Proposed EPA cuts aim for the jugular of clean and green
The White House announced plans on February 28th to reduce the EPA’s budget by 25%. This alone was enough to raise nervousness among fervent supporters of the organization, which includes the entire renewable energy industry.
Half a month later, the word on the street is that 25 percent was a lowball estimate. Recent projections have it at closer to 31%; also eliminating the DOE’s Advanced Research Projects Agency-Energy (ARPA-E) and making budgetary cuts to the department itself. As noted, this would also be a follow-through on promises made by the current administration to chip away at what it has called “the administrative state”.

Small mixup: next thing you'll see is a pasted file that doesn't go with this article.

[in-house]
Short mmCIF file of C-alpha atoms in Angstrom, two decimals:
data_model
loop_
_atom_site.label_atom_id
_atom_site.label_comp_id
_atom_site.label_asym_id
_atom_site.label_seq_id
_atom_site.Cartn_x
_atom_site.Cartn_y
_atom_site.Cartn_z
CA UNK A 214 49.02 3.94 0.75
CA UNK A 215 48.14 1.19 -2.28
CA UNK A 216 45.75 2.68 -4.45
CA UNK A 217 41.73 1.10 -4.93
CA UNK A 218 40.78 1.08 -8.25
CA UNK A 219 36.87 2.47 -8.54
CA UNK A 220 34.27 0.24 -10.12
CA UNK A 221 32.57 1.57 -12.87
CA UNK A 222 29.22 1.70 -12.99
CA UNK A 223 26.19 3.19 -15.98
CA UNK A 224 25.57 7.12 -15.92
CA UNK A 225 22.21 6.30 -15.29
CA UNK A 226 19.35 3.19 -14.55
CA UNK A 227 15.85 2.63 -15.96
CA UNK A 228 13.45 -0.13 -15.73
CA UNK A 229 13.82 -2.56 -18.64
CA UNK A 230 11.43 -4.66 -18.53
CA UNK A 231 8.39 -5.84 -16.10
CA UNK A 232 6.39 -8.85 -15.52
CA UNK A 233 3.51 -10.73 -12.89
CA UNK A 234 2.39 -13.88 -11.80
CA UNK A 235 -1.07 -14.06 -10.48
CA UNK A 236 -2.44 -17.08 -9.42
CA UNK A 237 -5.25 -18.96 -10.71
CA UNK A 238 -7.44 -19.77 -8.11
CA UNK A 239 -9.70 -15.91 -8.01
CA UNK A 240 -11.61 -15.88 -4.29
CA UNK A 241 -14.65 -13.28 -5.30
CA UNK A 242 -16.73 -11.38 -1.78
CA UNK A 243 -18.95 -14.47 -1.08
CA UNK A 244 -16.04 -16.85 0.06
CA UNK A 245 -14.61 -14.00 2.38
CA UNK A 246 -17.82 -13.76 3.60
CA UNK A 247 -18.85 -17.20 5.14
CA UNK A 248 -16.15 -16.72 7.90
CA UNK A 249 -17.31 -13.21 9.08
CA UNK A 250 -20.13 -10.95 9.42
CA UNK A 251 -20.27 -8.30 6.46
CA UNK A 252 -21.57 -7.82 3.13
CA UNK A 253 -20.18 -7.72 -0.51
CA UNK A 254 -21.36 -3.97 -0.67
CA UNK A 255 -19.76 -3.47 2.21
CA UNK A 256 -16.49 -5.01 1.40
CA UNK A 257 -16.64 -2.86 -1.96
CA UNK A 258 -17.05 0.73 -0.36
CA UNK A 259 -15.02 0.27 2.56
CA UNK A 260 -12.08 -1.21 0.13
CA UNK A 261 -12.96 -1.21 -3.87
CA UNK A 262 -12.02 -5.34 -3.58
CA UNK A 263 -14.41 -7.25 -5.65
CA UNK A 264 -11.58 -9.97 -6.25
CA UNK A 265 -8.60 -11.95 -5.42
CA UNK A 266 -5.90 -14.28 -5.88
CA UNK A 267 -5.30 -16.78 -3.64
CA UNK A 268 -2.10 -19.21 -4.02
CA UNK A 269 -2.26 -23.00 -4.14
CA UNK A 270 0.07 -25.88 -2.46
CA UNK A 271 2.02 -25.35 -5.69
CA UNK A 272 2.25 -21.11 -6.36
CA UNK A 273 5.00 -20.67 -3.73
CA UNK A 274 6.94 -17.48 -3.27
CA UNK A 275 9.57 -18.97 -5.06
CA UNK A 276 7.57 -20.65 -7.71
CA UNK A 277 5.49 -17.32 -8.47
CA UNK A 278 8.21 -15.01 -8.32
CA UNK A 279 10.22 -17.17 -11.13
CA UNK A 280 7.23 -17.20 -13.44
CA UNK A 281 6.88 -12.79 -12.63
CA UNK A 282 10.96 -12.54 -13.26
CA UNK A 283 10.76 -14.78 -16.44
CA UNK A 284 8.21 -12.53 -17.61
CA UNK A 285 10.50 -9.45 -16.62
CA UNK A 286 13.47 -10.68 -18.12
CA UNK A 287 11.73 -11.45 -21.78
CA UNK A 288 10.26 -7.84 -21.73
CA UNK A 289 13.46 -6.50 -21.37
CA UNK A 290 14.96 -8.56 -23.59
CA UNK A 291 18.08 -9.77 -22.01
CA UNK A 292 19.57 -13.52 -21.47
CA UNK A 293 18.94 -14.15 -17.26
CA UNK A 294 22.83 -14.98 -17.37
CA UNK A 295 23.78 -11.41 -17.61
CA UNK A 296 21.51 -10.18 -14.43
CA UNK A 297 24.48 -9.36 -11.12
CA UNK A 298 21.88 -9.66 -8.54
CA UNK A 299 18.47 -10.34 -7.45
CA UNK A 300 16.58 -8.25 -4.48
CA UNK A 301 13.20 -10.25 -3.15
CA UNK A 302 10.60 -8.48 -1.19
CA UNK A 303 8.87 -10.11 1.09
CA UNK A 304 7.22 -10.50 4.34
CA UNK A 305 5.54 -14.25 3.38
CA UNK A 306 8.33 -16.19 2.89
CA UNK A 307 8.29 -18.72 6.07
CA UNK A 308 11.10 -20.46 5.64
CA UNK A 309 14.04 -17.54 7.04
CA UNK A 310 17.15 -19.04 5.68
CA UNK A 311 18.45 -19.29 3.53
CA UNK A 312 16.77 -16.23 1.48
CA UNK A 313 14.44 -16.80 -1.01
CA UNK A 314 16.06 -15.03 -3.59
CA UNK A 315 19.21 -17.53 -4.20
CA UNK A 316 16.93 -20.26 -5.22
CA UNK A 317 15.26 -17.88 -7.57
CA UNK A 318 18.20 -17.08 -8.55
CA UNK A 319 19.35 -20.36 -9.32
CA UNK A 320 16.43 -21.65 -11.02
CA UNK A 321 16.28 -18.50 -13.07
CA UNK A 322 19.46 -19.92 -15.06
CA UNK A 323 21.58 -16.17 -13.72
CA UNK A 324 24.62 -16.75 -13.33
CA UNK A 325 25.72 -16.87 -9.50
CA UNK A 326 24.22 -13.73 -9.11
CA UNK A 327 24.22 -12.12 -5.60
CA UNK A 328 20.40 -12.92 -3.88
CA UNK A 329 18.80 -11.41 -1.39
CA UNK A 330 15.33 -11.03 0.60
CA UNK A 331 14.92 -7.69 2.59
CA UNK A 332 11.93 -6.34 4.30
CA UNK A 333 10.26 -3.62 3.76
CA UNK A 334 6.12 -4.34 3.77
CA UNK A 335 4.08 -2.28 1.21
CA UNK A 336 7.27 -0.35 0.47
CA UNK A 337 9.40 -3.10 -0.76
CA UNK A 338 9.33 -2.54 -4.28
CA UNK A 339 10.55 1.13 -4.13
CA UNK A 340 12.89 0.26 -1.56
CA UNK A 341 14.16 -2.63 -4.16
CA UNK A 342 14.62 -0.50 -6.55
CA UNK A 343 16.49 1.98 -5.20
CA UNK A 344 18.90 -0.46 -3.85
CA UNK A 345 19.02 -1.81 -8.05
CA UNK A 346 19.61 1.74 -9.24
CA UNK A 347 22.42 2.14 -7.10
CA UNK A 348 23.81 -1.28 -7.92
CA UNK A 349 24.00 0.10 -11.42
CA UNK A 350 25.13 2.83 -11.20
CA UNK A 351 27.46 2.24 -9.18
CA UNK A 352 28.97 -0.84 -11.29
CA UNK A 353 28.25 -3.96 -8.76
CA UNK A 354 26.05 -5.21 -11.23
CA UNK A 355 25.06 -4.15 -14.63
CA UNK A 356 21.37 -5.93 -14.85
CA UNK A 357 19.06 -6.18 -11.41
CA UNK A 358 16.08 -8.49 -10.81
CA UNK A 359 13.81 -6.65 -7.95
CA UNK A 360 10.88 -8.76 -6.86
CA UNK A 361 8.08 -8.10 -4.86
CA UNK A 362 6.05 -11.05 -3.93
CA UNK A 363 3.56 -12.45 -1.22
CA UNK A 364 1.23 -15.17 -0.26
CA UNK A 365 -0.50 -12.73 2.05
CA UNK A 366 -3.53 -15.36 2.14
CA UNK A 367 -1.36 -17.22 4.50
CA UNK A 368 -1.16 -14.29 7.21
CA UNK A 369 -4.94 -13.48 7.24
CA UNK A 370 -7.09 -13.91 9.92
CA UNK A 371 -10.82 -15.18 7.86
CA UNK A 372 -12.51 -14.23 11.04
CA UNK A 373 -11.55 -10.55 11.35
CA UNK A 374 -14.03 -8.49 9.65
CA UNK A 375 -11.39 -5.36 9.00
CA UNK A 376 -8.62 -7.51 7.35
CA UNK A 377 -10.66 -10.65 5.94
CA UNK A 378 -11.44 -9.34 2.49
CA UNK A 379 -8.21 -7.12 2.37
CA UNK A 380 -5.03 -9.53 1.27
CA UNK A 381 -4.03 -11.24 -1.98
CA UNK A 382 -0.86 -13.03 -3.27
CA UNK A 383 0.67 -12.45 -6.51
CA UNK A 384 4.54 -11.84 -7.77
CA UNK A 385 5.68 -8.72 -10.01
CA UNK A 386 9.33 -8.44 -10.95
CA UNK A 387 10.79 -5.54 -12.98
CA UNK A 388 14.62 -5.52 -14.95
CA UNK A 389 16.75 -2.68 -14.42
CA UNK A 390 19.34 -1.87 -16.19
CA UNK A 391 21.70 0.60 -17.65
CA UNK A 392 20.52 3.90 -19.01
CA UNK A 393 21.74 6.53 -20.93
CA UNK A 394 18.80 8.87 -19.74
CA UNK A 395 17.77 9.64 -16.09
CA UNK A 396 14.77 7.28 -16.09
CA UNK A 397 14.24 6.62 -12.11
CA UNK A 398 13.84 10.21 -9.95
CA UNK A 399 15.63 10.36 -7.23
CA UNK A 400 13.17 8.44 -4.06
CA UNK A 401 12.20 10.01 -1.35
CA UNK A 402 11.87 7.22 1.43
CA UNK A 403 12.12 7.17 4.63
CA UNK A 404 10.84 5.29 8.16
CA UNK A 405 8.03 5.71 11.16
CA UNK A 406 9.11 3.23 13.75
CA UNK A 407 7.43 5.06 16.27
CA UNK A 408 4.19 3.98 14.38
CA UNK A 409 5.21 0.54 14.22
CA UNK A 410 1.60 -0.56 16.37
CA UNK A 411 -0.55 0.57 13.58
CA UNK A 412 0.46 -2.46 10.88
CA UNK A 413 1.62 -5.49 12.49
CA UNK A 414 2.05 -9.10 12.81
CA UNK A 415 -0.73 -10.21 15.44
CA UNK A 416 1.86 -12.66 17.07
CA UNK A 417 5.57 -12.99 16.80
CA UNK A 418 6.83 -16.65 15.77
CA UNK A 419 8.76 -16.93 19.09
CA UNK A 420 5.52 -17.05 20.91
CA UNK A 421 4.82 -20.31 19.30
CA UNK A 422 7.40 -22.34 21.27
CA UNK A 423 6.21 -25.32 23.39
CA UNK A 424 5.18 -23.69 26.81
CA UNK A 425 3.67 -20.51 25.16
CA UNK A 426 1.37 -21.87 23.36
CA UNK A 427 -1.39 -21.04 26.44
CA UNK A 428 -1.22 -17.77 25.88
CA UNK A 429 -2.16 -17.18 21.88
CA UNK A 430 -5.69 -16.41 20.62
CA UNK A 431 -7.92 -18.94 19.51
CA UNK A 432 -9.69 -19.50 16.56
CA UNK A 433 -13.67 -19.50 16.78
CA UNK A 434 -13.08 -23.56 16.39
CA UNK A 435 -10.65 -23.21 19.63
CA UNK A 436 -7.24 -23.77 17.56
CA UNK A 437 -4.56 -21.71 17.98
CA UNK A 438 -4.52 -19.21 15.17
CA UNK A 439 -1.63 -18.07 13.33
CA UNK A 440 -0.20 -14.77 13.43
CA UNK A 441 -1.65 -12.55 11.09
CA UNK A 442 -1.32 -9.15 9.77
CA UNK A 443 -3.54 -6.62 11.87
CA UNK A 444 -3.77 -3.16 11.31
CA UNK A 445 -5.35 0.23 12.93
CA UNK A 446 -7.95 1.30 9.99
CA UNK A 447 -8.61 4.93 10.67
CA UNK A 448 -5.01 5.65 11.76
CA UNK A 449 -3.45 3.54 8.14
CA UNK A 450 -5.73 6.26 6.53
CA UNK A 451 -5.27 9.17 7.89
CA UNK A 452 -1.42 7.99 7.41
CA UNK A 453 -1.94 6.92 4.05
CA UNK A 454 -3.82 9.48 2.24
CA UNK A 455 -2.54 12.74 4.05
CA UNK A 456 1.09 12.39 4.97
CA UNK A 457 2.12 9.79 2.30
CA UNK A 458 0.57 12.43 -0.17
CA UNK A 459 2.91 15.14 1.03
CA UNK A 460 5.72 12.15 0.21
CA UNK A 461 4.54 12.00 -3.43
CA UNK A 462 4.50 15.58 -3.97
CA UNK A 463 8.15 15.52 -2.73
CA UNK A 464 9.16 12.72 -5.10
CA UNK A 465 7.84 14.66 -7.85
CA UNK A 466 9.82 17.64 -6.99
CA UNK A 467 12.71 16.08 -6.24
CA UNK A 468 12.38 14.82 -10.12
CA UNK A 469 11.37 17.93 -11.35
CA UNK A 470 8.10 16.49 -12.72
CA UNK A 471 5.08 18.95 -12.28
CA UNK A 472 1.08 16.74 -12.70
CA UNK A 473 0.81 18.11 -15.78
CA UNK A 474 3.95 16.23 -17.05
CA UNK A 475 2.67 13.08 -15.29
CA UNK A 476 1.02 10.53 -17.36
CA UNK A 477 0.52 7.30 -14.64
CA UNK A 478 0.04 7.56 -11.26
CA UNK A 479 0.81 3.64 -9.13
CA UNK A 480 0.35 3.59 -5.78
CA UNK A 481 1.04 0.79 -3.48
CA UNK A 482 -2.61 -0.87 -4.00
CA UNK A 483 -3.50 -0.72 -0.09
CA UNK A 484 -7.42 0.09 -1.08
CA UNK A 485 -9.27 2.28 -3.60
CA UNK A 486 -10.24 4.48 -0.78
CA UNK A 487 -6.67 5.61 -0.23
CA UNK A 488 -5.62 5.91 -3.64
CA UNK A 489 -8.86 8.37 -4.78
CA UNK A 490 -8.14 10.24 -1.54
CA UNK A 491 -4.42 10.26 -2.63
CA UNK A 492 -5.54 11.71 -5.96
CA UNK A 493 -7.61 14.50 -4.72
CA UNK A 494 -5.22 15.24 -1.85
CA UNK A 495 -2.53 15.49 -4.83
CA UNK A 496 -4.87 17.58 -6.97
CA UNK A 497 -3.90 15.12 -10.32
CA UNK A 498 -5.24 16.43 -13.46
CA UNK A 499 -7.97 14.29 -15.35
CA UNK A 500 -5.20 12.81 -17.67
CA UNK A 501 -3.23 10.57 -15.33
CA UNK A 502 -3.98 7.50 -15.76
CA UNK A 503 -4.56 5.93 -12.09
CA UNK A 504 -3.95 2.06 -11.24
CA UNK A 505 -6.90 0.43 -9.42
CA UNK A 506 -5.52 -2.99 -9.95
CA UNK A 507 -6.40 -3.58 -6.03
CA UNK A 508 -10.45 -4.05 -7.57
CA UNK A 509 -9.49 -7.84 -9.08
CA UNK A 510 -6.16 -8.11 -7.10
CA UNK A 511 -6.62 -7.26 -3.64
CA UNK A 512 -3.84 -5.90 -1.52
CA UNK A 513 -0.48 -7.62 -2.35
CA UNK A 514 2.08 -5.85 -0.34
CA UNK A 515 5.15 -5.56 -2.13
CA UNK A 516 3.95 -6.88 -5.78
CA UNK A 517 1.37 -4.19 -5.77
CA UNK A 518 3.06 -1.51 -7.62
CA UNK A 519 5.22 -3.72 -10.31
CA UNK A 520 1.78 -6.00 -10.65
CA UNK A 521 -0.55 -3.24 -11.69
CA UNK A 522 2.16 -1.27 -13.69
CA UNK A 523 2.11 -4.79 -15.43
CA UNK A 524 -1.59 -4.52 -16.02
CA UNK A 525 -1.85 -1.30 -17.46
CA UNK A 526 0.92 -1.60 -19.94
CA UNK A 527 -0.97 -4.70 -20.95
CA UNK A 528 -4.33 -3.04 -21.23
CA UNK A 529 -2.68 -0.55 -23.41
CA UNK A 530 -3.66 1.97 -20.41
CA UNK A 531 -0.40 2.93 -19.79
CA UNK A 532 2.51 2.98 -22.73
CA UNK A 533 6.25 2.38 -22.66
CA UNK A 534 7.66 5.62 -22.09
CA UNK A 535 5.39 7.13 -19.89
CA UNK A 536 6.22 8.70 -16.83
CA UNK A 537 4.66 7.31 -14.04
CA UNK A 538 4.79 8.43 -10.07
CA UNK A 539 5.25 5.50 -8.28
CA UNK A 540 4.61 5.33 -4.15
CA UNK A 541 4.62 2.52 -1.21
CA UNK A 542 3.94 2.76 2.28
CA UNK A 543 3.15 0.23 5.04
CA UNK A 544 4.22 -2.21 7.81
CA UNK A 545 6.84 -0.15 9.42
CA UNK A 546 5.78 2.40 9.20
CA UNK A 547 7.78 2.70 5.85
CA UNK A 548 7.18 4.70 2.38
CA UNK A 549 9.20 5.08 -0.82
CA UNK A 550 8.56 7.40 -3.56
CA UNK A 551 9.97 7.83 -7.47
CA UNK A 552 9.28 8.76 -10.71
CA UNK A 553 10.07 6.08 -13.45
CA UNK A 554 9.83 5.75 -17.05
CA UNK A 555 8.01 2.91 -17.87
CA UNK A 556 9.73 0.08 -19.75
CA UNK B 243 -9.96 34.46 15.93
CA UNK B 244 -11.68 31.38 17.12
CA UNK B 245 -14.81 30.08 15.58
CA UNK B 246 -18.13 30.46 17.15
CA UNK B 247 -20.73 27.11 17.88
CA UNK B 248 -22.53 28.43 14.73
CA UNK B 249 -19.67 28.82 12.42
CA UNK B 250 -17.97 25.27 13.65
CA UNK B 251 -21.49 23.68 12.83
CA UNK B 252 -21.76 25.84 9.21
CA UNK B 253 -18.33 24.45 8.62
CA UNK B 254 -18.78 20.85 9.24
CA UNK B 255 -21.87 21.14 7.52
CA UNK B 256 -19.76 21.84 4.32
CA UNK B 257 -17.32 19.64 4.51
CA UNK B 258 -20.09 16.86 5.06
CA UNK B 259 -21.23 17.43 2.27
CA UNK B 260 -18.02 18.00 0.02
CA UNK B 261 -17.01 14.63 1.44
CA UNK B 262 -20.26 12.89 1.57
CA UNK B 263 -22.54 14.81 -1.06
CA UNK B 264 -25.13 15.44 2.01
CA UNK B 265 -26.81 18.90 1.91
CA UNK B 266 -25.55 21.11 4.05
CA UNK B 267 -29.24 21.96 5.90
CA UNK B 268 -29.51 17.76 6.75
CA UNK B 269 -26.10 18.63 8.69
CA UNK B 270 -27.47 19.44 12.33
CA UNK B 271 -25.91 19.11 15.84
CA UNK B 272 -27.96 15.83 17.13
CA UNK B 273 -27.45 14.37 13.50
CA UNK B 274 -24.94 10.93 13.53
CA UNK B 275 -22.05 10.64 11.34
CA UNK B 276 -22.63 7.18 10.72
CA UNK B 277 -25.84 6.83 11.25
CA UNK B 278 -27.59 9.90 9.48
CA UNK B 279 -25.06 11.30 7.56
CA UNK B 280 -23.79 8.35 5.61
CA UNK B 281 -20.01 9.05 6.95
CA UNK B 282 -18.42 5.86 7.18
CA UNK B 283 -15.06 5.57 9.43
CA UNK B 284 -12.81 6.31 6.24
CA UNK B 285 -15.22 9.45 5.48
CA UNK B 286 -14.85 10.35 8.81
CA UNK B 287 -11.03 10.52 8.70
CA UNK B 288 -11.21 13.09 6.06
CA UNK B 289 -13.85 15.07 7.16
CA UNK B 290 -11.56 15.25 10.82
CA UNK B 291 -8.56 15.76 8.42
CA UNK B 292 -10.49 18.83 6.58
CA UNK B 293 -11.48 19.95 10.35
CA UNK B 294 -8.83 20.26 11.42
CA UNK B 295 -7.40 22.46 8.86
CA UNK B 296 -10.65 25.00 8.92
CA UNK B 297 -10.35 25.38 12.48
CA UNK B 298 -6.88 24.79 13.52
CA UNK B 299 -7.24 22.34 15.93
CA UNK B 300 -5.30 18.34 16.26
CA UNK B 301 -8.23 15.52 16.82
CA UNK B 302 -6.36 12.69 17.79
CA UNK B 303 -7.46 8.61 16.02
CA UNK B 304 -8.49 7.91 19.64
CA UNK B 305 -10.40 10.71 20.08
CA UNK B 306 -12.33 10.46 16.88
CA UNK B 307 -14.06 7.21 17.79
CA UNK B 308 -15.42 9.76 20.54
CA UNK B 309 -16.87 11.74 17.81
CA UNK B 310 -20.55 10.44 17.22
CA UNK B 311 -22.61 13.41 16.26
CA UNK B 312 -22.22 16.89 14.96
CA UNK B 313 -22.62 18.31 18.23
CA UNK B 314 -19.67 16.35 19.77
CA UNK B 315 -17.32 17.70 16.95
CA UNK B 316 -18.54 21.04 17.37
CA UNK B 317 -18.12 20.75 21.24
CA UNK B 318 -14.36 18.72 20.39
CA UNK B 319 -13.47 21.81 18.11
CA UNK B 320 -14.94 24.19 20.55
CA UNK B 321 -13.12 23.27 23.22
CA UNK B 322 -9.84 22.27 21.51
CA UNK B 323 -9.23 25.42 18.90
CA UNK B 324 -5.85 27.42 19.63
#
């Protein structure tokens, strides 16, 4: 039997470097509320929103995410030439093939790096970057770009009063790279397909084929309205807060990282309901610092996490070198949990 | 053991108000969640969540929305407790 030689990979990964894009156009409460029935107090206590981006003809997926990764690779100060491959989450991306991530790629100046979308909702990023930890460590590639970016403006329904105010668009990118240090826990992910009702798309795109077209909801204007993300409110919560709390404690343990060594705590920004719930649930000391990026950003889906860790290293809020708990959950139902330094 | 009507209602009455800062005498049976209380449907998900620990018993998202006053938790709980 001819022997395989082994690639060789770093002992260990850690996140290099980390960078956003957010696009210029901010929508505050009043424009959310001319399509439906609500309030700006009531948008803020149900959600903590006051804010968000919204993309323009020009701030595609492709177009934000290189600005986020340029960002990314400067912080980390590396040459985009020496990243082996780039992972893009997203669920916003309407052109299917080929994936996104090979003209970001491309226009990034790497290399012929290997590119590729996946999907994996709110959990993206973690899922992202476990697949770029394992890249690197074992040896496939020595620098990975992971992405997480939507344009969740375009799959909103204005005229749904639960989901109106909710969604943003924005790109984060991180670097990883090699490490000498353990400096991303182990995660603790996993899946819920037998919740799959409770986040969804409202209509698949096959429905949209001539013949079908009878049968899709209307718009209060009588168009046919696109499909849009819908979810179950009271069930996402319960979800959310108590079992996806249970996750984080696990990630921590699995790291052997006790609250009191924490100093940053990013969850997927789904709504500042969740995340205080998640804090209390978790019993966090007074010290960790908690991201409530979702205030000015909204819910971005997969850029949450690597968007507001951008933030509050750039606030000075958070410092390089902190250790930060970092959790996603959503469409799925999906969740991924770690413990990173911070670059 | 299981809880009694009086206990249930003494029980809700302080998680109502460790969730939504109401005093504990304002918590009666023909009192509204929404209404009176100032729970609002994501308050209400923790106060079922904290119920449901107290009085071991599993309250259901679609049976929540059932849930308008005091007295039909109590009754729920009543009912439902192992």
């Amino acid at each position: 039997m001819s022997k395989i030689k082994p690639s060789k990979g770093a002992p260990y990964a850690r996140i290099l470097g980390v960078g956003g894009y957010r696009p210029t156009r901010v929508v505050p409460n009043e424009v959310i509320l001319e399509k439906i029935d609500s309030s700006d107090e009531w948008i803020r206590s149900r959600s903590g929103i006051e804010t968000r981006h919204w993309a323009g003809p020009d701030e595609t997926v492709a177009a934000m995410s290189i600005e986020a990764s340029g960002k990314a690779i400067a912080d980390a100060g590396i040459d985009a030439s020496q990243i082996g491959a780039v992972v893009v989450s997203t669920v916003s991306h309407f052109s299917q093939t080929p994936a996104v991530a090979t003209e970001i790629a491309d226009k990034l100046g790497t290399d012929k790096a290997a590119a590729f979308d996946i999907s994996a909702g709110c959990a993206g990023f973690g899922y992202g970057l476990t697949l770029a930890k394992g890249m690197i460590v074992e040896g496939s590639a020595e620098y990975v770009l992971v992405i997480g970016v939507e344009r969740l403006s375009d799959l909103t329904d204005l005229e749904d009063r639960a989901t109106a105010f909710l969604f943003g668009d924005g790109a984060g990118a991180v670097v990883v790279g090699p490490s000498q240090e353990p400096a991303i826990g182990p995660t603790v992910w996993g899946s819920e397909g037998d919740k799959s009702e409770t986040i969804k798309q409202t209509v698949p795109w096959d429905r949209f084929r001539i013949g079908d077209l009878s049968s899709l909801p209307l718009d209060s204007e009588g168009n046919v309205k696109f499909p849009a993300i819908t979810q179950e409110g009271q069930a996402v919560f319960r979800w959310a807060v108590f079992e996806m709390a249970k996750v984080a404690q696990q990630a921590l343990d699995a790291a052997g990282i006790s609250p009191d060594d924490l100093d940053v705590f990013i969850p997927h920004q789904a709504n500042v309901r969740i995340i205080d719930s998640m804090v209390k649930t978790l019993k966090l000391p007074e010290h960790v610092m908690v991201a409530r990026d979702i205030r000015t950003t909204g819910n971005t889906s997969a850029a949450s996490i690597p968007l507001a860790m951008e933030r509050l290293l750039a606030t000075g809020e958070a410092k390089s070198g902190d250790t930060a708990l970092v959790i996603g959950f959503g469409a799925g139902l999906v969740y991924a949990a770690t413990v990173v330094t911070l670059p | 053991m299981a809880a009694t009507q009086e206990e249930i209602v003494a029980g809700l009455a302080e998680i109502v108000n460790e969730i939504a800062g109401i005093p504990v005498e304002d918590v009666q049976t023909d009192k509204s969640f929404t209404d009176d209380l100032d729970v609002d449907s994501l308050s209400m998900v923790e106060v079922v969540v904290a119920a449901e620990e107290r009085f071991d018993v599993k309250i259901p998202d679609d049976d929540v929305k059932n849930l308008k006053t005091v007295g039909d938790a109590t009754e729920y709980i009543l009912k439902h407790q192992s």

The new figure of 31% is startling, but also somewhat anticipated. The administration’s plan calls for the discontinuation of funding for the “Clean Power Plan, international climate programs, climate research and partner programs and other related activities.” In short, the new EPA headed by Scott Pruitt is shaping up to be a much different branch than the original agency which preceded it.
Under the budget, the Department of Energy would see its 2017 budget reduced to $1.7 billion, a 5.6% cut. The plan also includes making unspecified cuts to the DOE’s office on energy efficiency and renewables. Meanwhile, the budget would allocate $120 million to restart licensing activities for part of a separate division of the DOE—a nuclear waste storage facility at Yucca Mountain, Nev.—and would “initiate a robust interim storage program.”